"I am a new teacher, I have only been working for three months," Perl said.

"I don't think there is much of a future for me in this province. I got my degree to teach in Alberta and I feel like the rug has been pulled out from under me."

He's open to leaving Alberta, but he doesn't want to.

"It's kind of crummy. I was born and raised in Alberta. I don't want to leave. I feel like I am being forced out into this position by the government."

Musgraves says in Perl's case, it might be helpful to ensure previous experience — perhaps not career-related — and volunteer time are prominent on the resumé.

"How many hours a week did you work while going to school? Were you asked to train or mentor others? Where did you excel in the position? Put volunteer work on the first page. If you have done some cool things, talk about it," she said, and explain gaps honestly but positively.

"Employers are looking for traits of success."

While a victim of oil prices and other factors, Andrew Rockwell in Calgary says he's actually richer after losing his oil and gas position about a year ago.

"It was a blessing in disguise, a silver lining," Rockwell said.

"I found a new start in Calgary's emerging tech industry. I am finding it interesting, rewarding. I am working more for less money but my work engagement and enjoyment has substantially increased. It can be a curse to be paid a lot to do something you don't enjoy."

Edmonton economist John Rose says things are starting to look up, but we aren't out of the economic blues just yet.

"It's been difficult since 2014 but we are beginning to see the first signs of improvement in employment. Alberta has picked up about 20,000 jobs in the last year and that's good news," Rose said.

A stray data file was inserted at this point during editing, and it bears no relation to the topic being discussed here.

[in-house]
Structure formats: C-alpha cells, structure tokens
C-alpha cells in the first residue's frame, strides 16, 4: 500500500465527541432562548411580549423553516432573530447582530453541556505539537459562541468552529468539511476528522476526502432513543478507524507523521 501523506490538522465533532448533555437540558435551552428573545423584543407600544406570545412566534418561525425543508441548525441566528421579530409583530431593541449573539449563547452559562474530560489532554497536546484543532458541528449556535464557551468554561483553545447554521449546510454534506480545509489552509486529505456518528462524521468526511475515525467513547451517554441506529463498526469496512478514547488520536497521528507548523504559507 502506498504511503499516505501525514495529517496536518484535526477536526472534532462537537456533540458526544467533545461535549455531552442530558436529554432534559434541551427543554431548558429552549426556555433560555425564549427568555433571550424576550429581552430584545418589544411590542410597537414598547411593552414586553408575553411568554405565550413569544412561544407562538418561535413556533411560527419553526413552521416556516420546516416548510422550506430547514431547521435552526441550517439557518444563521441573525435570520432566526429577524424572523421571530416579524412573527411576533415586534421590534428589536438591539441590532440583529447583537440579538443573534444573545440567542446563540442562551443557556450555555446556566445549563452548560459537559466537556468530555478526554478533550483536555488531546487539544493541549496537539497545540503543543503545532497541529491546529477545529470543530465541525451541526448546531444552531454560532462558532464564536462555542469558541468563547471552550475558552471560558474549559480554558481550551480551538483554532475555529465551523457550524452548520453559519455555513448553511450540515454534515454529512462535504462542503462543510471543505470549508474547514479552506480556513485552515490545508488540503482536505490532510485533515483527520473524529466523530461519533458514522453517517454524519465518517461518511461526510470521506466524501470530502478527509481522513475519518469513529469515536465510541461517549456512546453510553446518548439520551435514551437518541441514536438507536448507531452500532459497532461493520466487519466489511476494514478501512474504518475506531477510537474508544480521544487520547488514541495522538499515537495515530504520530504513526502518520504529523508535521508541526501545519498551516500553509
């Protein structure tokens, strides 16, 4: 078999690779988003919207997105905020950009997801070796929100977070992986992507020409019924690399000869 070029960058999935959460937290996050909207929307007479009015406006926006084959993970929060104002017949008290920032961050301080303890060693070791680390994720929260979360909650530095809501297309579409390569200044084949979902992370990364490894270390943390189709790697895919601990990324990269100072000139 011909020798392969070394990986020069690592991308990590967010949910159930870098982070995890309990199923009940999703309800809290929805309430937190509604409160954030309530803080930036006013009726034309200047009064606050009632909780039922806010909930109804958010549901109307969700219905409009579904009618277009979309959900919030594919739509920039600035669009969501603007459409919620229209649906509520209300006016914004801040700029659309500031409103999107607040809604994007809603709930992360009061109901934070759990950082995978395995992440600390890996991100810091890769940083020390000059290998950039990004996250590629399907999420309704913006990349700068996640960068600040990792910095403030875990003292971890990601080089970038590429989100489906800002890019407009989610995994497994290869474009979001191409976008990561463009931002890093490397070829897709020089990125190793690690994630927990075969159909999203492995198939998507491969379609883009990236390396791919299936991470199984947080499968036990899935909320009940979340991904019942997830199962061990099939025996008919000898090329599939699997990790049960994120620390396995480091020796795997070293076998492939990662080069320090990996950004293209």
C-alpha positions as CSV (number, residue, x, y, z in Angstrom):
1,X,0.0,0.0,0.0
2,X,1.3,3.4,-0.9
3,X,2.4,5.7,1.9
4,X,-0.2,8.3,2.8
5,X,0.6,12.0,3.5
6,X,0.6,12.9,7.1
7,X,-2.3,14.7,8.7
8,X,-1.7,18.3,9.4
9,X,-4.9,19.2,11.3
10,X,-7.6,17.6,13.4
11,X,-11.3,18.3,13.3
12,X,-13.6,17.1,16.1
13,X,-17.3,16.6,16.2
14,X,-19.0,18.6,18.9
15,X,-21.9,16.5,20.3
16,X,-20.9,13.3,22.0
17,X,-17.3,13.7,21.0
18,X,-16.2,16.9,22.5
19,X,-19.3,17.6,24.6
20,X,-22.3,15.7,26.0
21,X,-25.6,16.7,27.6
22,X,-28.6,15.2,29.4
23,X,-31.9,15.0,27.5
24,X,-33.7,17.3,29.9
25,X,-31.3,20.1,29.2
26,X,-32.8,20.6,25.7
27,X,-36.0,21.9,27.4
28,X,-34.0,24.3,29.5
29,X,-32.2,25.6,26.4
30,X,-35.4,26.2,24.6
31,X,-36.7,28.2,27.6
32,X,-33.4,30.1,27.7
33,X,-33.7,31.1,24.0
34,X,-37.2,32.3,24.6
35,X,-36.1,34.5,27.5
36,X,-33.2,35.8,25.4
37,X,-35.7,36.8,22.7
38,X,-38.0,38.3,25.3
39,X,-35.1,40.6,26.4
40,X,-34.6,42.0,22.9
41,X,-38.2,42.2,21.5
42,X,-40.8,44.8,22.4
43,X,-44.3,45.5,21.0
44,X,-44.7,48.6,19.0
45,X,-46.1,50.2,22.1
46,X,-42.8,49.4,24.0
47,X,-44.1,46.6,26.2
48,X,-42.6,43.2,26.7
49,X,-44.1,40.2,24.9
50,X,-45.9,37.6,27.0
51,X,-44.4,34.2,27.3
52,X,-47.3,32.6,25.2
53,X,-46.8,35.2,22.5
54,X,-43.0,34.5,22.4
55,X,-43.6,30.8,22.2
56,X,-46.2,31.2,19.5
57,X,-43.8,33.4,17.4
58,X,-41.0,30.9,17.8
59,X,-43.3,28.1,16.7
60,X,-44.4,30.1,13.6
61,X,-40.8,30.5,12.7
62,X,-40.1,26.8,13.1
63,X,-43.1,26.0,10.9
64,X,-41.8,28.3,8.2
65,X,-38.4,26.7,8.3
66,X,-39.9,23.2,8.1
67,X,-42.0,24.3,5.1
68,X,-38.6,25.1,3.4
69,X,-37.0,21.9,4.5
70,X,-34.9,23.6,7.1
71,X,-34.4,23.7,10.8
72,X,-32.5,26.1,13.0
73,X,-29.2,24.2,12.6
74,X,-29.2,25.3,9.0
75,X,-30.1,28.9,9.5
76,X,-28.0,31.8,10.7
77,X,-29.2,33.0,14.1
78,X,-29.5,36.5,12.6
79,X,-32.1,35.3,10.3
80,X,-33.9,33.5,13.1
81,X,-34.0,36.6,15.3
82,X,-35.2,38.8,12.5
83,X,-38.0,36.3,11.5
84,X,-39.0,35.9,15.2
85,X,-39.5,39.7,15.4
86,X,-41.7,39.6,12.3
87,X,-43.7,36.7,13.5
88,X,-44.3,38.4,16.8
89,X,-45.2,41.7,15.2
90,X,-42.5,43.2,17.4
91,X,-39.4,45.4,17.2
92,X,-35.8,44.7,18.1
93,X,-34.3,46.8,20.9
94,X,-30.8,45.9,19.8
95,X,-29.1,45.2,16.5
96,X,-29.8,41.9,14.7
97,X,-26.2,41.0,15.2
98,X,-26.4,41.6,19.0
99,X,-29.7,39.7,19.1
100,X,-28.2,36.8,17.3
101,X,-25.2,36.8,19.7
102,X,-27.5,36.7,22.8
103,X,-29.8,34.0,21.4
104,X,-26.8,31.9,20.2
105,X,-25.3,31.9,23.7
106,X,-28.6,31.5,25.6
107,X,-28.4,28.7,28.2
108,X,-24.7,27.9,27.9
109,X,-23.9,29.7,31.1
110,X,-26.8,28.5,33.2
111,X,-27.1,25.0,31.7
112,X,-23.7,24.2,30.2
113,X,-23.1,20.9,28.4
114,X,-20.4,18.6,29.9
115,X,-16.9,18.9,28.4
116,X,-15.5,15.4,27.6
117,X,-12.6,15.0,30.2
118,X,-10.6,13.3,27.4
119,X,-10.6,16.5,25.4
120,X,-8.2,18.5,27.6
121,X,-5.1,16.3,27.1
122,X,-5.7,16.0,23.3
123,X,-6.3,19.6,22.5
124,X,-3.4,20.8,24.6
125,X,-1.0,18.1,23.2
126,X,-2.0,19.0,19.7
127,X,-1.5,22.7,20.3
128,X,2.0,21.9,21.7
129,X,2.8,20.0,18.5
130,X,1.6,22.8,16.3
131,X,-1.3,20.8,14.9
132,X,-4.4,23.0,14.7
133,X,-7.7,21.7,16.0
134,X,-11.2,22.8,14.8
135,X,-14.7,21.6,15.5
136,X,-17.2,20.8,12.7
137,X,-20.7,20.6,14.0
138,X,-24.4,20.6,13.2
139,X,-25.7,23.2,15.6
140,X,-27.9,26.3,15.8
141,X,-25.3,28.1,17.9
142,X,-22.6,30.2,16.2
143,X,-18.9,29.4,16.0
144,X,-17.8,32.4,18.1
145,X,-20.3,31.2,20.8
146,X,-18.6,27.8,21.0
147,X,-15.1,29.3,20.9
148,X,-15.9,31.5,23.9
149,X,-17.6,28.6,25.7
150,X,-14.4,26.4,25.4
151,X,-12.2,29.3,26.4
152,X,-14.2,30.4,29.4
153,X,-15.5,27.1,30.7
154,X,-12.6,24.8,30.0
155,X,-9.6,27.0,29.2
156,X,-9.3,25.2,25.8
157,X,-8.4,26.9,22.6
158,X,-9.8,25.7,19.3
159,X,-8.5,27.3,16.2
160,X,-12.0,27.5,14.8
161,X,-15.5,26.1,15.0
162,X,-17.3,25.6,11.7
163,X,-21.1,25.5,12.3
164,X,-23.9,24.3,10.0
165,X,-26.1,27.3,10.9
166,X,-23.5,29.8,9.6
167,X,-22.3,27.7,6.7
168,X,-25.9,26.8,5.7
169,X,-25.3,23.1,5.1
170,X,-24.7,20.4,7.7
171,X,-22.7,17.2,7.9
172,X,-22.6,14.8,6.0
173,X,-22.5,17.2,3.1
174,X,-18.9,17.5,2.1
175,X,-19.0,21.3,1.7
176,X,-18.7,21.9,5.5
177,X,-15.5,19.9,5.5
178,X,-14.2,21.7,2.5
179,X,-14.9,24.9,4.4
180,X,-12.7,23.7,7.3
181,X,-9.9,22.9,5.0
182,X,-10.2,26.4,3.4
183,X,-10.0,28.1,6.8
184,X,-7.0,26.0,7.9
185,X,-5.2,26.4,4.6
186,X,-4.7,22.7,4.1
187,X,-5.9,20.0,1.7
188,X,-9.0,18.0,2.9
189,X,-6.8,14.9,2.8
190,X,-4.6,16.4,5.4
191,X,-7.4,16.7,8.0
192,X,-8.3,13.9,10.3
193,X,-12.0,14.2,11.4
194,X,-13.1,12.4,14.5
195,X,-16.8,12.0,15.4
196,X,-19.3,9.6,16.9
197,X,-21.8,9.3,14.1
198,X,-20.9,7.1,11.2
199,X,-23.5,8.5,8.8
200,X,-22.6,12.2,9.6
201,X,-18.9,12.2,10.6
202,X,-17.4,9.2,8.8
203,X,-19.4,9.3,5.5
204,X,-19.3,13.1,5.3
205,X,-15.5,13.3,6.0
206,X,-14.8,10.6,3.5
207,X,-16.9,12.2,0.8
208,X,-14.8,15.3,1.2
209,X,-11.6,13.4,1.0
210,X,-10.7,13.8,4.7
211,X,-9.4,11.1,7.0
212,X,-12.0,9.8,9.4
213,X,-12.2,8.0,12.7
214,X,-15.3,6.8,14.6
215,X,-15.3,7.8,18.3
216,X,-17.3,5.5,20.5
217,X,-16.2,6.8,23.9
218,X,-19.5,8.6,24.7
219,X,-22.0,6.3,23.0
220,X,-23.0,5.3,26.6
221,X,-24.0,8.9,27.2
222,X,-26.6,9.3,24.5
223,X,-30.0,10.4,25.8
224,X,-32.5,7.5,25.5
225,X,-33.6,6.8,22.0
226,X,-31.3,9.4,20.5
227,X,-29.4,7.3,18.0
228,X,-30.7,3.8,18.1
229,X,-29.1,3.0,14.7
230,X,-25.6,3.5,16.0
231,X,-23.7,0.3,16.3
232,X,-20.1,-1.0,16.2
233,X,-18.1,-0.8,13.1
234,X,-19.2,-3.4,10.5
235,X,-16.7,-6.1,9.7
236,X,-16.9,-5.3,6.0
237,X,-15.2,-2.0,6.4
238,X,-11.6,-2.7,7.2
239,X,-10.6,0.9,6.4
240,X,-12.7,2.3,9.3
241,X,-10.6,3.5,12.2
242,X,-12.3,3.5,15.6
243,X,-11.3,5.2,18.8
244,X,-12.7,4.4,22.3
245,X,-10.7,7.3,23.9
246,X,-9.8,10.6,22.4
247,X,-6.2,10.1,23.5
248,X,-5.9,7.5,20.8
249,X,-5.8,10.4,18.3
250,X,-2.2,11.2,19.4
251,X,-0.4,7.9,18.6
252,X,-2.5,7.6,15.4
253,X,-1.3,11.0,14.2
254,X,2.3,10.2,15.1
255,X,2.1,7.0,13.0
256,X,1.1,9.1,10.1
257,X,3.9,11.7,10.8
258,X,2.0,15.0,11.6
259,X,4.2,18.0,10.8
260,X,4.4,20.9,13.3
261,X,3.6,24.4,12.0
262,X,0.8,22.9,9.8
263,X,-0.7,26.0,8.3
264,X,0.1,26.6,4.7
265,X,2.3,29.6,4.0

John Rose is an economist with the City of Edmonton. (Submitted by John Rose)

"But we have a long way to go to recover from the downturn. There may be a few more rough weeks and months in the future."

Job growth can be found in sectors like health care, engineering and environmental sciences.

"Manufacturing is making a comeback, and surprisingly wholesale and retail, we are seeing significant improvement there," Rose said.

There are even worker shortages in information technology and artificial intelligence, he added.

Meanwhile, recruiter Musgrove says it's time to market yourself a little differently.

"Put target position at the top of your resume. I would also be tempted to keep education on page one," Musgrove said.

And if you are overflowing with experience in one sector, maybe hold some of it back.

"Employment-wise, go back 10 to a maximum of 15 years. Keep your age a secret. Take your high school graduation dates off your resume and make sure your email does not have your birth year," she said.

"Leverage your networks, let them know you are looking for work and LinkedIn is a good place to be."

With files from Alberta@Noon